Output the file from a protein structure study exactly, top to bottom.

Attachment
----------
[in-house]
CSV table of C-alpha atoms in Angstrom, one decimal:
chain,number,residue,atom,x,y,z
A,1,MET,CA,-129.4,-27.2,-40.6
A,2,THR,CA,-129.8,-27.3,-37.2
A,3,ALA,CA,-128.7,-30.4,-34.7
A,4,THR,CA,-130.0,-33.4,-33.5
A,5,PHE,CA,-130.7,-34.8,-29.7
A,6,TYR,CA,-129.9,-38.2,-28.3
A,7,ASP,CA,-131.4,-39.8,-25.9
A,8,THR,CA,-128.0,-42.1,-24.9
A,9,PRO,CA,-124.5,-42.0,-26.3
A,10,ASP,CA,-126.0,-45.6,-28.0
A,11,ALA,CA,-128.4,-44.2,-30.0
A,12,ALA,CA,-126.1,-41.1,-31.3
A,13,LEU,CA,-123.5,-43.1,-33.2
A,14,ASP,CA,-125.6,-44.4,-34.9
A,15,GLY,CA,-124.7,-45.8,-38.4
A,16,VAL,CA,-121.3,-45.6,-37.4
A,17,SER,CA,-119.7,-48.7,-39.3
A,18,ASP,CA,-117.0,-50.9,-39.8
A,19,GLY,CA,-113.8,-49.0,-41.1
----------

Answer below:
[in-house]
CSV table of C-alpha atoms in Angstrom, one decimal:
chain,number,residue,atom,x,y,z
A,1,MET,CA,-129.4,-27.2,-40.6
A,2,THR,CA,-129.8,-27.3,-37.2
A,3,ALA,CA,-128.7,-30.4,-34.7
A,4,THR,CA,-130.0,-33.4,-33.5
A,5,PHE,CA,-130.7,-34.8,-29.7
A,6,TYR,CA,-129.9,-38.2,-28.3
A,7,ASP,CA,-131.4,-39.8,-25.9
A,8,THR,CA,-128.0,-42.1,-24.9
A,9,PRO,CA,-124.5,-42.0,-26.3
A,10,ASP,CA,-126.0,-45.6,-28.0
A,11,ALA,CA,-128.4,-44.2,-30.0
A,12,ALA,CA,-126.1,-41.1,-31.3
A,13,LEU,CA,-123.5,-43.1,-33.2
A,14,ASP,CA,-125.6,-44.4,-34.9
A,15,GLY,CA,-124.7,-45.8,-38.4
A,16,VAL,CA,-121.3,-45.6,-37.4
A,17,SER,CA,-119.7,-48.7,-39.3
A,18,ASP,CA,-117.0,-50.9,-39.8
A,19,GLY,CA,-113.8,-49.0,-41.1